Technology plays a significant role in the lives of our students now and certainly in their future. It is a resource which has opened doors which had remained shut for many years. So many were left in silence because we were not able to figure out how to enable all of their abilities so that they could share their ideas and insights as well as live in a world that should have always been made available to them. The point of the conversation is that as teachers, family members and professionals we have a duty to remain up-to-date on the low and high technology available. In the first free election in Afghanistan, symbols were used to assist in voting because the majority of the population was unable to read. This provided greater accessibility to the voting process and allowed many to exercise their newly formed rights. As we get closer to the elections in the United States, I wonder how many symbols will be present on the ballots. We hear about making sure voters are registered. The two predominant parties spend a lot of time working on this. Why are we not also making sure that the voting process itself is accessible? There are still many Americans who cannot functionally read. This is an issue which needs to continue to be addressed. That being said, everyone still has the right to be informed about the candidates and have an accessible ballot. I would suggest one that is more universally designed so that one does not have to be embarrassed to ask for a symbol supported ballot. This is easy to do. Some may already use pictures and symbols. We need to make sure all citizens who wish to vote can physically access the voting sites and understand or are supported in making the selection using an accessible ballot for the individual(s) they wish to elect.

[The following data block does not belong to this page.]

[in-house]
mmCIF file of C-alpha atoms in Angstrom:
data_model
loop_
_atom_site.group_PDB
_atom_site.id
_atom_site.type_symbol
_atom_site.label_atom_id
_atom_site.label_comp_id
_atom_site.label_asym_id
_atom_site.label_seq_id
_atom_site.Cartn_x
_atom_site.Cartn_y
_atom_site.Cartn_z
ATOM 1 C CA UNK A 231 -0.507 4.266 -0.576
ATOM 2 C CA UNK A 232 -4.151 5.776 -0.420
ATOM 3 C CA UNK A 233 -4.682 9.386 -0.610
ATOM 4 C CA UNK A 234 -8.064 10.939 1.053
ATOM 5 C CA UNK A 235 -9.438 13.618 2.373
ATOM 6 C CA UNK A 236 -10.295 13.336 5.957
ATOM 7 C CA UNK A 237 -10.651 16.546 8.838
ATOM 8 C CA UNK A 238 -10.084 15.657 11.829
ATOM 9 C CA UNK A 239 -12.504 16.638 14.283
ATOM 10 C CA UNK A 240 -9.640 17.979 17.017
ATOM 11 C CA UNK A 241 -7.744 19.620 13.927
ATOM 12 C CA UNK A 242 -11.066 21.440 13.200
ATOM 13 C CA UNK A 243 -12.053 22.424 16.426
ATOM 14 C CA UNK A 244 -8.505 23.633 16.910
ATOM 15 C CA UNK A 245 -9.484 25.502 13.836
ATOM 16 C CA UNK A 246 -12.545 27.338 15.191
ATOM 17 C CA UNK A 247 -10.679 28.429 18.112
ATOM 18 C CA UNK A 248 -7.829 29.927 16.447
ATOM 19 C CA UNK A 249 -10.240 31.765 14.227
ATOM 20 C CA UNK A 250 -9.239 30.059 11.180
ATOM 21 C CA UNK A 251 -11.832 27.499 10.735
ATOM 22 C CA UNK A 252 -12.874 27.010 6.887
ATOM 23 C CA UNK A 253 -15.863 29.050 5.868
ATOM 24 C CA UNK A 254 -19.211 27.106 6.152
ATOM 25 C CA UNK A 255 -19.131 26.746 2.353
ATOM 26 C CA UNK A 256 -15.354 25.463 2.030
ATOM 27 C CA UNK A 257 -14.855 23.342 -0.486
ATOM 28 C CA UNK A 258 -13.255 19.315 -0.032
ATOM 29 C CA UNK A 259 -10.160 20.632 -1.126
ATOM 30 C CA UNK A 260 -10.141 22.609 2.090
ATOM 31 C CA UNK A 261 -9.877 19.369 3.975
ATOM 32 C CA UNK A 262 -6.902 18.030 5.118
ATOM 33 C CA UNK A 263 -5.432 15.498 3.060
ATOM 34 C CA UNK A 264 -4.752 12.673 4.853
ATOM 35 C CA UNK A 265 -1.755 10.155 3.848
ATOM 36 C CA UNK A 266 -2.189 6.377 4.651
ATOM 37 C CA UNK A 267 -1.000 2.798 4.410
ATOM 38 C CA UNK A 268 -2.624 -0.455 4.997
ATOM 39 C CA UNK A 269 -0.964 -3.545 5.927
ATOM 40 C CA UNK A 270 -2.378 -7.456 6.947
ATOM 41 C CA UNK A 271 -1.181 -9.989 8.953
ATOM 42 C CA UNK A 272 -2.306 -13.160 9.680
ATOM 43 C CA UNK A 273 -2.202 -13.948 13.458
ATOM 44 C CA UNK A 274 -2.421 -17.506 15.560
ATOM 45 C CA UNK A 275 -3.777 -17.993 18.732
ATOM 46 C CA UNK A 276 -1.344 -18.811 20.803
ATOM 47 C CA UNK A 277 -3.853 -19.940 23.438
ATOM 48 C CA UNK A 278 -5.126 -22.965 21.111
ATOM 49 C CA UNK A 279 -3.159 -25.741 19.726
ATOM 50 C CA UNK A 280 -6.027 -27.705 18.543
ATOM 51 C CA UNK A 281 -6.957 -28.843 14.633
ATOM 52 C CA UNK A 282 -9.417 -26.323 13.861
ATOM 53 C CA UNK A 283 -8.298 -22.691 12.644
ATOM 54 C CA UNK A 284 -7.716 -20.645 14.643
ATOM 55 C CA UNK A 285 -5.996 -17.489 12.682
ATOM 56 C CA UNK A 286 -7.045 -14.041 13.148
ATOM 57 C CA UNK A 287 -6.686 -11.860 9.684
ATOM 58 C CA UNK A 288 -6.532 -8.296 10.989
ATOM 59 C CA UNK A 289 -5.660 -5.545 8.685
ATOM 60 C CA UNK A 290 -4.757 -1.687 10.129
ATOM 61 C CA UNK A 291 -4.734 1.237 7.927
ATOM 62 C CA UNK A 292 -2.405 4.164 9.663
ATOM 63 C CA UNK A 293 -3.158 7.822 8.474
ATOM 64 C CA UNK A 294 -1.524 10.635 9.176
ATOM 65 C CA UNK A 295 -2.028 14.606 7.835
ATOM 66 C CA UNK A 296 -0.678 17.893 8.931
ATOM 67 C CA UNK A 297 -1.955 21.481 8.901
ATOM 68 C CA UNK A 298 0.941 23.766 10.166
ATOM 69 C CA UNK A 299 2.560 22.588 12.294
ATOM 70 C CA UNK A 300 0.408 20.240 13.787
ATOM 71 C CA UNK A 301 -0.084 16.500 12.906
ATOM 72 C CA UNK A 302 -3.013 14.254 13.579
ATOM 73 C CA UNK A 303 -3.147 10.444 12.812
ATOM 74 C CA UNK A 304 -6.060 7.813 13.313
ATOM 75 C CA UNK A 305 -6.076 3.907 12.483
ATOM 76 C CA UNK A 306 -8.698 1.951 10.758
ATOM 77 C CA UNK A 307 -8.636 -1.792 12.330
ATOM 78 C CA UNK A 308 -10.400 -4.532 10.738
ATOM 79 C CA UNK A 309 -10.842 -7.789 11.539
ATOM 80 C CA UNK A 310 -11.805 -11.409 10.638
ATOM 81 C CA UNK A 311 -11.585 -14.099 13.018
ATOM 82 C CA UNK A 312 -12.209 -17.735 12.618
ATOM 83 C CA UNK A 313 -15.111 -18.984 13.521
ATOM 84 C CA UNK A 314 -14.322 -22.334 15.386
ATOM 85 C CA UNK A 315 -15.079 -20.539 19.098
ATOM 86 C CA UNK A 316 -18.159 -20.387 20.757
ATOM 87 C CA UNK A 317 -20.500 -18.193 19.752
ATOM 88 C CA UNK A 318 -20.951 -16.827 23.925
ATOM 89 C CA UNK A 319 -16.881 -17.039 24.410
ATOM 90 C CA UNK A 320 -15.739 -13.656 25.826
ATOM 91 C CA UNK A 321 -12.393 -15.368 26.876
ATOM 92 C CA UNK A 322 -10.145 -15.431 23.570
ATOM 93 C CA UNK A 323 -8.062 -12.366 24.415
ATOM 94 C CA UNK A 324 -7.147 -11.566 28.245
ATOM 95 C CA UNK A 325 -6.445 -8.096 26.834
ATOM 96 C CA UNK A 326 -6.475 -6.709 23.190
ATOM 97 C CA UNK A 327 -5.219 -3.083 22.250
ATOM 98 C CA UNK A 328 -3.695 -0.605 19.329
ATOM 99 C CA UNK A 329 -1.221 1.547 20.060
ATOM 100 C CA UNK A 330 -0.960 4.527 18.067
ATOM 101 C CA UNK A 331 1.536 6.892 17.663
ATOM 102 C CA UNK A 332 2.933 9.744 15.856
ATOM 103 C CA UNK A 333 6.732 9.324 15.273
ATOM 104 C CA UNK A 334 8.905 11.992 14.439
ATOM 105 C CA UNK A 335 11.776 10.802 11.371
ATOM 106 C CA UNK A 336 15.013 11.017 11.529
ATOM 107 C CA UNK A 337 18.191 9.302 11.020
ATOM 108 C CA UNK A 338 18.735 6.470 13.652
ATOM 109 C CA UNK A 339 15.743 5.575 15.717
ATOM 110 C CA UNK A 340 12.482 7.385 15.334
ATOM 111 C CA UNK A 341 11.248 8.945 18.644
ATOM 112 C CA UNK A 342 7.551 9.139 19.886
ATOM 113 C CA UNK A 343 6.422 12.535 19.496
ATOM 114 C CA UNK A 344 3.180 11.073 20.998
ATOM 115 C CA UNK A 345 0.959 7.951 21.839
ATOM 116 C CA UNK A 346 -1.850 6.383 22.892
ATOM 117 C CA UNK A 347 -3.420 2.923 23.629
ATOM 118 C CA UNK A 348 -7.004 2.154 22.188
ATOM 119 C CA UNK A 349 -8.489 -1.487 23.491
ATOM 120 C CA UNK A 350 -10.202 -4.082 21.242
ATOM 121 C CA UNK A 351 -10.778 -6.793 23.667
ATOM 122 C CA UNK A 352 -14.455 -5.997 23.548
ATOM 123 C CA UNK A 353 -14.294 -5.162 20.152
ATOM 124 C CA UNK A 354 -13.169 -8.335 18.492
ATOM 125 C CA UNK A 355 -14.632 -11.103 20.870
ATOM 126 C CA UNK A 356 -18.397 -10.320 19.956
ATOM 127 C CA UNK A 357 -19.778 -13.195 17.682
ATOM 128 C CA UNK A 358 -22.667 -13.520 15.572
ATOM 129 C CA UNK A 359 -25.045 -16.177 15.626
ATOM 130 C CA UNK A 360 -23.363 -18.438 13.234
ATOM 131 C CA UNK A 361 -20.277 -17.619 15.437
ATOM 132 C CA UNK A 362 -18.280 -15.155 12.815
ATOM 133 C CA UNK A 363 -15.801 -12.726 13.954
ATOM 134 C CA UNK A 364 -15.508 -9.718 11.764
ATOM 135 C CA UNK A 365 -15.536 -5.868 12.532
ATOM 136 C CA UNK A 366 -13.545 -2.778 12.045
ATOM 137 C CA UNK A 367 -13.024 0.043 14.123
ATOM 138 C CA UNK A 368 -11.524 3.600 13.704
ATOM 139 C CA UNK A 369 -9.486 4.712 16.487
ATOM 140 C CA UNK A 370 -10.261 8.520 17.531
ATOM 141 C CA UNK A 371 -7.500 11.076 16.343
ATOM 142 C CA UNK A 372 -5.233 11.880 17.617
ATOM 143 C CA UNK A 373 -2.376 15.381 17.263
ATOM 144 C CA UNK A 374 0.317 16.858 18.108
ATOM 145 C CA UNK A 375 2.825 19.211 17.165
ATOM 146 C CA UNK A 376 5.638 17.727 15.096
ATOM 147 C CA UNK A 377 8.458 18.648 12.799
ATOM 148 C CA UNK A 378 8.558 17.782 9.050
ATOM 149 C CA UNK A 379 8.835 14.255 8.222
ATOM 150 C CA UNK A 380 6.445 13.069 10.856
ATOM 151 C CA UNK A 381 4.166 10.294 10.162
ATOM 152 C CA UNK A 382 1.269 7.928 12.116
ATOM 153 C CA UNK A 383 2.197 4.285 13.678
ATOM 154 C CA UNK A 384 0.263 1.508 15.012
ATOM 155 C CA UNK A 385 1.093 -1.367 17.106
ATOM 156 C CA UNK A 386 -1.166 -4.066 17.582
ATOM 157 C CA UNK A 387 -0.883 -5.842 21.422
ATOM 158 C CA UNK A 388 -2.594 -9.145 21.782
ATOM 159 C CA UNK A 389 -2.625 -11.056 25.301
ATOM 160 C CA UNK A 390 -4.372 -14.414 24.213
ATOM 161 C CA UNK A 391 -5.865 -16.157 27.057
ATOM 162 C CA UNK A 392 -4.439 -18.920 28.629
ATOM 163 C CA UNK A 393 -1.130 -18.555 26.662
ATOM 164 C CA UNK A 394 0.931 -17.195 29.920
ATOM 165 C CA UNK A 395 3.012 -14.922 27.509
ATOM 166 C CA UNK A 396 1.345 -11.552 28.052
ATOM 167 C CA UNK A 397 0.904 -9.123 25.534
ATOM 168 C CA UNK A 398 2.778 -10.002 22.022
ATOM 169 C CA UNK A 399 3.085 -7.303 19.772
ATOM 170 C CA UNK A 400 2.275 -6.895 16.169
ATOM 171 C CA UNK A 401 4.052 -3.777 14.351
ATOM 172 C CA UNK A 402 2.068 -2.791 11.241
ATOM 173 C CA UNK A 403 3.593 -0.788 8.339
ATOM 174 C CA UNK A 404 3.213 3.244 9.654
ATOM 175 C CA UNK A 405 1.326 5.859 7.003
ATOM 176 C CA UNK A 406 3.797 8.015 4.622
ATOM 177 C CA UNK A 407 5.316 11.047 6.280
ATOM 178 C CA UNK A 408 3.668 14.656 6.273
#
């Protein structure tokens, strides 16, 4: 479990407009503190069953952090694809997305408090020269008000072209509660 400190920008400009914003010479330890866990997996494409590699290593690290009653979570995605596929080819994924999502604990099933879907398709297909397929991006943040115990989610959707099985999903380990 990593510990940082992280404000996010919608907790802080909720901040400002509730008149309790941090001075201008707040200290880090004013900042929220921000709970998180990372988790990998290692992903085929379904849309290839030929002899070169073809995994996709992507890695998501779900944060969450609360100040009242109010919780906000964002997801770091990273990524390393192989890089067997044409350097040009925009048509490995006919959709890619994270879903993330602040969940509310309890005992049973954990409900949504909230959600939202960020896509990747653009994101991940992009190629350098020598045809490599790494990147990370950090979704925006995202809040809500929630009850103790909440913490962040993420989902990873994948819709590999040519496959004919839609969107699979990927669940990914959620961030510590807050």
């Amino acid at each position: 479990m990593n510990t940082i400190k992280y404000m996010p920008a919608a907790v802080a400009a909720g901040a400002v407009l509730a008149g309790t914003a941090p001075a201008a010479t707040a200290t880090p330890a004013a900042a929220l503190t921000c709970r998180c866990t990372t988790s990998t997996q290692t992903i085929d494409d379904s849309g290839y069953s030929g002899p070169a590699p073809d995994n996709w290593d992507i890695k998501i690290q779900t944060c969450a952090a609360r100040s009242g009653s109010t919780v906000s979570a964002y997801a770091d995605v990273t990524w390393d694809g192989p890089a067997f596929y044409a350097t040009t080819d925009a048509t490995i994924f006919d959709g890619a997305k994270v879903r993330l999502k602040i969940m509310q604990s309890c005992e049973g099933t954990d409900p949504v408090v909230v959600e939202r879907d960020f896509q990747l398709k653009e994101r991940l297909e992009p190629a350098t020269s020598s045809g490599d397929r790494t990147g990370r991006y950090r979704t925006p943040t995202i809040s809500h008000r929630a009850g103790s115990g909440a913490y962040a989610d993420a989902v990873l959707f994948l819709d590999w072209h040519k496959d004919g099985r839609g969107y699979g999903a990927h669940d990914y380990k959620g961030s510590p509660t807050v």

Here is a great resource on technology, please share it with people you know.

US Paralympic Medals

Hope everyone has had a chance to watch some of the games! The US as of today has 33 medals. Here is a link to the updates: . There have been several records set. Please make sure you are supporting the athletes.